On Wednesday 8 Oct, go to any location in Singapore with unobstructed view of the eastern horizon. From 6:52pm - 8:34pm, observe the Moon rising from the East.
There is a Total Lunar Eclipse happening on 8 October 2014 Wednesday.
Weather permitting, this is visible from Singapore and many other countries but not from Europe or Africa.
Here are the timings of the different phases of the eclipse in Singapore Standard Time (UT +8) rounded down to nearest minute.
TOTAL LUNAR ECLIPSE - 8 OCT 2014 (WED):
Penumbral Eclipse Begins = 4:15 pm (not visible, below horizon)
Partial Eclipse Begins (Umbra) = 5:14 pm (not visible, below horizon)
Total Eclipse Begins: = 6:25 pm (not visible, below horizon)
Moon rise = 6:52 pm (rises from east at azimuth 83°)
Greatest Eclipse: = 6:54 pm
Total Eclipse Ends: = 7:24 pm
Partial Eclipse Ends (Umbra) = 8:34 pm
Penumbral Eclipse Ends: = 9.33 pm
(Source: NASA Eclipse Website, Fred Espenak)
In the context of a Lunar Eclipse:
Umbra = inner, darker shadow of Earth.
Penumbra = outer, lighter shadow of Earth.
|Image Credit: Wikipedia|
In the following simulation of Moon as seen from Earth during this eclipse, the inner circle represents umbra shadow of Earth and the other circle represents the penumbra shadow of Earth.
|Image Credit: Wikipedia|
Thus, the visually more exciting part of a Total Lunar Eclipse is from the beginning till the end of the umbra phase, i.e. from 5:14pm - 8:34pm. Since Moon only rises from 6:52pm from Singapore on that day, we will not be able to see the first half of the umbra phase.
If someone ask you how to observe this eclipse in Singapore, just ask them to read this blog. :)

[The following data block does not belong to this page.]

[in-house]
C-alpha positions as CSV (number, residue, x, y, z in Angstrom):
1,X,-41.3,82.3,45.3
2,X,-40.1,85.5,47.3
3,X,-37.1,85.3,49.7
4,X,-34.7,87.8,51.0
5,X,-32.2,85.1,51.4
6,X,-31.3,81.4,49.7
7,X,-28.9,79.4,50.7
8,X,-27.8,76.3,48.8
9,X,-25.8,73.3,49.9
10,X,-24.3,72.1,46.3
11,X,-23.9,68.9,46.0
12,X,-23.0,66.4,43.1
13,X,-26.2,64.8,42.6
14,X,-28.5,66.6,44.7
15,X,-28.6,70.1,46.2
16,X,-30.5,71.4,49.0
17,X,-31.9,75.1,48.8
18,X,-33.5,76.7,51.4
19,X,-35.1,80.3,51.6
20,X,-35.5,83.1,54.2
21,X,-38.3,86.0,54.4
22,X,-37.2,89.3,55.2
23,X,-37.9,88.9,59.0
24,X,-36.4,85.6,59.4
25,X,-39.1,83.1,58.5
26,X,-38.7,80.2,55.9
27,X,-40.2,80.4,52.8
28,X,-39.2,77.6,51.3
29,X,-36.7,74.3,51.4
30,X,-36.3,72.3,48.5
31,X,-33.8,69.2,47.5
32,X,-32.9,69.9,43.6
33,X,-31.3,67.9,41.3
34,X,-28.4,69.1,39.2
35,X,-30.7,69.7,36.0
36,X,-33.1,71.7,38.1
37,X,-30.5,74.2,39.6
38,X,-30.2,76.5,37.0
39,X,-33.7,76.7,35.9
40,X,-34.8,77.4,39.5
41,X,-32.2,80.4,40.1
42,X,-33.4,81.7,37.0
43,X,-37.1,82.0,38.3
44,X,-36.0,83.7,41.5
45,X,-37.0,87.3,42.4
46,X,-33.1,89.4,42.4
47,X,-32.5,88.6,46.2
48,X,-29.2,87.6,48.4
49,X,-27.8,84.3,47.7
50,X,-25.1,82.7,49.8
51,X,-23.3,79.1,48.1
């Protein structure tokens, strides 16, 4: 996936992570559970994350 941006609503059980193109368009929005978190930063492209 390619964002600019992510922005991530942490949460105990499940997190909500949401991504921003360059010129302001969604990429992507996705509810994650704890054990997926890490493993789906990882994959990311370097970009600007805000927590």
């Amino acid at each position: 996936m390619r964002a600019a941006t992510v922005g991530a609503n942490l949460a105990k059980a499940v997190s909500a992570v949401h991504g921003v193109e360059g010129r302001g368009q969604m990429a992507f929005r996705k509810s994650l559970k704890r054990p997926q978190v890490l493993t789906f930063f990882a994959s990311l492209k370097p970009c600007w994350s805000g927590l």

Or, give them the shorter version - the first paragraph of this blog.
This is a timelapse video of the Total Lunar Eclipse in 2011 shot from Singapore by my friend Ivan Bok:
(1) The ability to observe Total Lunar Eclipse, like all astronomical event, is totally dependent on the weather. So manage your expectation as there is always a possibility of not seeing it due to bad weather - rain, cloud, haze, ...etc.
Moreover, the atmosphere near horizon is more turbulent compared to higher altitude. Even if you can spot the Moon very early just above the horizon, it may look fuzzy or slightly distorted.
Having said that, if there is only very thin layer of clouds and/or haze, Moon may still be visible through them, especially during a Full Moon phase in this case.
(2) Due to the haze situation, you may not find it safe to observe it outdoors. In that case, observe it indoors through windows or glass wall instead! Find one with a good unobstructed view of the east where the Moon will be rising.
(3) If you can't go to a location with unobstructed view of the eastern horizon (e.g. beach), try observing the eclipse from a tall building (e.g. roof-top garden, multi-storey carpark).
(4) If you have a telescope or even an old pair of binocular, trying observing the Moon with it. Unlike solar eclipse, lunar eclipse is very safe to observe with our eyes alone or through optical instruments. You don't need to observe it via its reflection off a pail of water. :)
(5) If you have camera, videocamera with decent optical zoom, try zooming in on Moon and take some photos and videos. Check out these incredible mega-zoom camcorder videos in this blog.
(6) The eclipse will happen near the horizon. At the end of umbra, it is only 23° above horizon. If you are into photography, you can make use of this fact to frame both the Moon and some nearby interesting terrestrial objects in your composition.
*Weather permitting*, my friends and I will be at Bishan Park McDonald's this Wednesday to observe the eclipse. From that location, there is a good view of the eastern horizon.
We will be bringing our telescopes along for public viewing and to take eclipse photos through these telescopes with mobile phones.
Feel free to join us there with your family and friends!
Check my tweets for the latest updates on that day --> http://www.twitter.com/astrosg
Have fun observing this eclipse. Good luck and clear skies to all!